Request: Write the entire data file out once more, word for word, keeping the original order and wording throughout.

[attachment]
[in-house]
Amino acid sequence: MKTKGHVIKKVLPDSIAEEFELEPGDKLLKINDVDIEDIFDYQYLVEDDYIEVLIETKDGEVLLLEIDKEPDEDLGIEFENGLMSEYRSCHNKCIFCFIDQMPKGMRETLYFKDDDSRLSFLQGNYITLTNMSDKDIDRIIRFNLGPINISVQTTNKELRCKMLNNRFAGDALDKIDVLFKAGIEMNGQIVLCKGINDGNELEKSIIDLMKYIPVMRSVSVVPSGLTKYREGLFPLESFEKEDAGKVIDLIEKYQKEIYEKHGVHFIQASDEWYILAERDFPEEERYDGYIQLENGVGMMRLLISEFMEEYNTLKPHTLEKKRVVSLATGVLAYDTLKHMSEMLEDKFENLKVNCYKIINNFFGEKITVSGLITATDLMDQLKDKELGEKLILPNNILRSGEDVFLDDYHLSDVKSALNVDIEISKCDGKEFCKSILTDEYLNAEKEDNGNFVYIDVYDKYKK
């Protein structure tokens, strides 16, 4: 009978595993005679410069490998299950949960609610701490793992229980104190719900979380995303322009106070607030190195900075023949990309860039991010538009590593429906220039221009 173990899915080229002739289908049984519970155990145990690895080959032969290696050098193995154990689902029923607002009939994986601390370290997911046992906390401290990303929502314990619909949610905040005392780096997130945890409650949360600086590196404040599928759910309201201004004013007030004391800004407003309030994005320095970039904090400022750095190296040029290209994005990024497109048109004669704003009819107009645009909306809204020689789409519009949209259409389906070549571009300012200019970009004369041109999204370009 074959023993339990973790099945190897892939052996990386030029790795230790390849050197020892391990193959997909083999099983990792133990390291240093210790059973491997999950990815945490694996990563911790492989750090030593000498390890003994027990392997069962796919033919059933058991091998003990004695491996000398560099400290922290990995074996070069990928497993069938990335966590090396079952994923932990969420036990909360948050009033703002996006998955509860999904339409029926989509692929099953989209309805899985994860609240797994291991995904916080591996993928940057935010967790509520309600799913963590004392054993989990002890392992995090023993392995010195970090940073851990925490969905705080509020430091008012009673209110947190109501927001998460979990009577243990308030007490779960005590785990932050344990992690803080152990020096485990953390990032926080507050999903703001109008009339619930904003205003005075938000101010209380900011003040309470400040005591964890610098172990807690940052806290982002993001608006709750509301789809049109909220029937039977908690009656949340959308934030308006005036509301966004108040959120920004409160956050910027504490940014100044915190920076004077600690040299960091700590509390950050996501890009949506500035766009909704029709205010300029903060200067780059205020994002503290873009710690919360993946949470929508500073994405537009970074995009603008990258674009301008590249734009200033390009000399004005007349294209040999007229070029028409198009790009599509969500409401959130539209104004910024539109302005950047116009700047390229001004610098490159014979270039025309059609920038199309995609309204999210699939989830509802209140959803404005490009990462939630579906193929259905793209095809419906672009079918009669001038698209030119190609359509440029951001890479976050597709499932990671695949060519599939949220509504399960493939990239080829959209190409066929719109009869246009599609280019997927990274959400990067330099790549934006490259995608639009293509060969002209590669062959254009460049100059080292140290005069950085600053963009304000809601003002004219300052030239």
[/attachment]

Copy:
[in-house]
Amino acid sequence: MKTKGHVIKKVLPDSIAEEFELEPGDKLLKINDVDIEDIFDYQYLVEDDYIEVLIETKDGEVLLLEIDKEPDEDLGIEFENGLMSEYRSCHNKCIFCFIDQMPKGMRETLYFKDDDSRLSFLQGNYITLTNMSDKDIDRIIRFNLGPINISVQTTNKELRCKMLNNRFAGDALDKIDVLFKAGIEMNGQIVLCKGINDGNELEKSIIDLMKYIPVMRSVSVVPSGLTKYREGLFPLESFEKEDAGKVIDLIEKYQKEIYEKHGVHFIQASDEWYILAERDFPEEERYDGYIQLENGVGMMRLLISEFMEEYNTLKPHTLEKKRVVSLATGVLAYDTLKHMSEMLEDKFENLKVNCYKIINNFFGEKITVSGLITATDLMDQLKDKELGEKLILPNNILRSGEDVFLDDYHLSDVKSALNVDIEISKCDGKEFCKSILTDEYLNAEKEDNGNFVYIDVYDKYKK
């Protein structure tokens, strides 16, 4: 009978595993005679410069490998299950949960609610701490793992229980104190719900979380995303322009106070607030190195900075023949990309860039991010538009590593429906220039221009 173990899915080229002739289908049984519970155990145990690895080959032969290696050098193995154990689902029923607002009939994986601390370290997911046992906390401290990303929502314990619909949610905040005392780096997130945890409650949360600086590196404040599928759910309201201004004013007030004391800004407003309030994005320095970039904090400022750095190296040029290209994005990024497109048109004669704003009819107009645009909306809204020689789409519009949209259409389906070549571009300012200019970009004369041109999204370009 074959023993339990973790099945190897892939052996990386030029790795230790390849050197020892391990193959997909083999099983990792133990390291240093210790059973491997999950990815945490694996990563911790492989750090030593000498390890003994027990392997069962796919033919059933058991091998003990004695491996000398560099400290922290990995074996070069990928497993069938990335966590090396079952994923932990969420036990909360948050009033703002996006998955509860999904339409029926989509692929099953989209309805899985994860609240797994291991995904916080591996993928940057935010967790509520309600799913963590004392054993989990002890392992995090023993392995010195970090940073851990925490969905705080509020430091008012009673209110947190109501927001998460979990009577243990308030007490779960005590785990932050344990992690803080152990020096485990953390990032926080507050999903703001109008009339619930904003205003005075938000101010209380900011003040309470400040005591964890610098172990807690940052806290982002993001608006709750509301789809049109909220029937039977908690009656949340959308934030308006005036509301966004108040959120920004409160956050910027504490940014100044915190920076004077600690040299960091700590509390950050996501890009949506500035766009909704029709205010300029903060200067780059205020994002503290873009710690919360993946949470929508500073994405537009970074995009603008990258674009301008590249734009200033390009000399004005007349294209040999007229070029028409198009790009599509969500409401959130539209104004910024539109302005950047116009700047390229001004610098490159014979270039025309059609920038199309995609309204999210699939989830509802209140959803404005490009990462939630579906193929259905793209095809419906672009079918009669001038698209030119190609359509440029951001890479976050597709499932990671695949060519599939949220509504399960493939990239080829959209190409066929719109009869246009599609280019997927990274959400990067330099790549934006490259995608639009293509060969002209590669062959254009460049100059080292140290005069950085600053963009304000809601003002004219300052030239």